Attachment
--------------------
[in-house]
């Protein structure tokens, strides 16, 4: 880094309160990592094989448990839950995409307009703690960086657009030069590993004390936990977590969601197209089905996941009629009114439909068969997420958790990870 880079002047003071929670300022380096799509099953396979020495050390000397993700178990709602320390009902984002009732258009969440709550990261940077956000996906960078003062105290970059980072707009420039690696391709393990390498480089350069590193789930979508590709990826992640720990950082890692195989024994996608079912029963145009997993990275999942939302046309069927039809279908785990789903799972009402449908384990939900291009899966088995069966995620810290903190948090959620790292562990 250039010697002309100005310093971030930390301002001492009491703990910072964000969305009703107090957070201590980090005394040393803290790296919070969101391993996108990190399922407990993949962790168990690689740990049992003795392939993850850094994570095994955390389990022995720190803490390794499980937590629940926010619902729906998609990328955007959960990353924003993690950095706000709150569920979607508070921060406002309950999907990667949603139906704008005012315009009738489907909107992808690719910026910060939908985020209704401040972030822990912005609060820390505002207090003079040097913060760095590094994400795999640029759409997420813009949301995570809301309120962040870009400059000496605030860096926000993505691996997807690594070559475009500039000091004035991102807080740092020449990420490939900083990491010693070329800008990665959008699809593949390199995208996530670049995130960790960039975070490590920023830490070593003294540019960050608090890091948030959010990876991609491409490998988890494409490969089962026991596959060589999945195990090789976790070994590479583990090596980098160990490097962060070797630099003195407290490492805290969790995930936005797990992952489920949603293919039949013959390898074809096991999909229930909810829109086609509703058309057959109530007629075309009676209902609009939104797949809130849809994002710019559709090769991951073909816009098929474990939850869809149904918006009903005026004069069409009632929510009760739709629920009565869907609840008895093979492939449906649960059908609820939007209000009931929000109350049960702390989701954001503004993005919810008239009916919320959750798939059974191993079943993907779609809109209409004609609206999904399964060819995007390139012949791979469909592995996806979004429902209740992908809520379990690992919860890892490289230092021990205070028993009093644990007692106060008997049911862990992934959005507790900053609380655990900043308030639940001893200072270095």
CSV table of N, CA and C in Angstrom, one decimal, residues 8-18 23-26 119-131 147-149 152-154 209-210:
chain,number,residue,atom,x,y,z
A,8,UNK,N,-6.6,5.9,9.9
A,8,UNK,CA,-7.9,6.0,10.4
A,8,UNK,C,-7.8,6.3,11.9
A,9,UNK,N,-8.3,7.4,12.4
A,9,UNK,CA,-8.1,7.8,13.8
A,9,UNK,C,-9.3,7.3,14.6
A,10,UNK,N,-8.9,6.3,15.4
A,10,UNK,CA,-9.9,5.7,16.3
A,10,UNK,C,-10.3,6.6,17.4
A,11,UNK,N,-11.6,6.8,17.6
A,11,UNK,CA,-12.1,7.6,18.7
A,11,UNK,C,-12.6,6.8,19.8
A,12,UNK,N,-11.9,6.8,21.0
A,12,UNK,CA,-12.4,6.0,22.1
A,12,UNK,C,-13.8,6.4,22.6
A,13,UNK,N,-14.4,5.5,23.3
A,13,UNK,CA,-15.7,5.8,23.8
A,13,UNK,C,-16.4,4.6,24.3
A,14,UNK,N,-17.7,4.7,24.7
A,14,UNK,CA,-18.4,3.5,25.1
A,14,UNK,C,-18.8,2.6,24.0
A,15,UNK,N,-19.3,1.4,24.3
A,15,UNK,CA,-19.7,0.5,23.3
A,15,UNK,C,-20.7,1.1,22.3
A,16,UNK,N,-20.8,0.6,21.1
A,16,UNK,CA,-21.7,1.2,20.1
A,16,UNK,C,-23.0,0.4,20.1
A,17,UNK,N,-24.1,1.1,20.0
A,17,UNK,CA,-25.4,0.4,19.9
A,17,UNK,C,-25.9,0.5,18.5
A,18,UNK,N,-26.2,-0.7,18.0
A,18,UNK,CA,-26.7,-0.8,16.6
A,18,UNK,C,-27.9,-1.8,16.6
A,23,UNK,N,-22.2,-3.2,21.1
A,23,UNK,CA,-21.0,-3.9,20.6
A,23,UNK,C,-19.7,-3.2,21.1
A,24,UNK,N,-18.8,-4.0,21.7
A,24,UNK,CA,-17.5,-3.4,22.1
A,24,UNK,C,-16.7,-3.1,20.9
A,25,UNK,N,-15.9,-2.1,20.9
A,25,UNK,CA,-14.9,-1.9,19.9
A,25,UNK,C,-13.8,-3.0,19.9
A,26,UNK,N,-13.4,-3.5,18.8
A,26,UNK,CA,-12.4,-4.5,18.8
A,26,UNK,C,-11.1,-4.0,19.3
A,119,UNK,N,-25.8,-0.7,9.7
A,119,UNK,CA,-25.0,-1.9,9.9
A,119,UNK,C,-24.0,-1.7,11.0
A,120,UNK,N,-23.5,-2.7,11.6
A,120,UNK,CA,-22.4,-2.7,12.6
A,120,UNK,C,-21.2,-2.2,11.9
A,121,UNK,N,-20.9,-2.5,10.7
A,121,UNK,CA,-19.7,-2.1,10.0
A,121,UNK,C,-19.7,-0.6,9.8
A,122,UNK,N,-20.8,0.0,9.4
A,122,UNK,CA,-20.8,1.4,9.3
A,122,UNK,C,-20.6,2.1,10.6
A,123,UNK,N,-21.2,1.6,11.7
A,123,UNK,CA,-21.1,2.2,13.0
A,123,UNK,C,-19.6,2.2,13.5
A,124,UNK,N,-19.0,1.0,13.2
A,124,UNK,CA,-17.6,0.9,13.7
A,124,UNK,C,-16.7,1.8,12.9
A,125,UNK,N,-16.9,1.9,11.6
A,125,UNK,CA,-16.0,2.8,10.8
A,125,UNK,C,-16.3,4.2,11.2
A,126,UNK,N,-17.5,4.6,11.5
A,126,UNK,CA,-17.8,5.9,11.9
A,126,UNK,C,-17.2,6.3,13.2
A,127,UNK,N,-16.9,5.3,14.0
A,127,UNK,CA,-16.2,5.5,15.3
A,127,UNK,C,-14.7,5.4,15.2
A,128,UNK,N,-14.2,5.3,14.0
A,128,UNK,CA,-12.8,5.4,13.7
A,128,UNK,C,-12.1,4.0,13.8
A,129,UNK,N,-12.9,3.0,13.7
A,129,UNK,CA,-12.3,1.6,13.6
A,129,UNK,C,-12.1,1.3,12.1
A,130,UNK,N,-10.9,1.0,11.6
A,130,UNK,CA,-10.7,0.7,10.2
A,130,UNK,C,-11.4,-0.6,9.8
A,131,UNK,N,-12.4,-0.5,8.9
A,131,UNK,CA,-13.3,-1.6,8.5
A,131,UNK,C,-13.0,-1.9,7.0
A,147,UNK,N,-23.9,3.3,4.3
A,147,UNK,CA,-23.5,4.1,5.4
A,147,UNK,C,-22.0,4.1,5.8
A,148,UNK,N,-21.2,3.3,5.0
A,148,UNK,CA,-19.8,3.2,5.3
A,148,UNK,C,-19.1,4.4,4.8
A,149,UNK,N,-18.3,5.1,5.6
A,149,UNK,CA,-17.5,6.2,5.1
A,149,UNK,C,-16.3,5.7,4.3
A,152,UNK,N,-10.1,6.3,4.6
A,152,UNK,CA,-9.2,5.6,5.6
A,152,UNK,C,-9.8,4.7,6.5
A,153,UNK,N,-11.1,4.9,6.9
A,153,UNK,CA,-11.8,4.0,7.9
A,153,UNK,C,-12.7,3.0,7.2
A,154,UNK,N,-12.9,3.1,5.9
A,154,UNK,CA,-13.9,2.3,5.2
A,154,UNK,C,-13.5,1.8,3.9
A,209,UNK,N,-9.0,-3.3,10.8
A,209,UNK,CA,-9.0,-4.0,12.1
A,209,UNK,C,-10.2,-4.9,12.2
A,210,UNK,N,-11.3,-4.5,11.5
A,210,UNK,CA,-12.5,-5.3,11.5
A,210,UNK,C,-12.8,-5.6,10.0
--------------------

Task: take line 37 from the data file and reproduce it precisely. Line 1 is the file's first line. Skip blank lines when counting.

A,18,UNK,C,-27.9,-1.8,16.6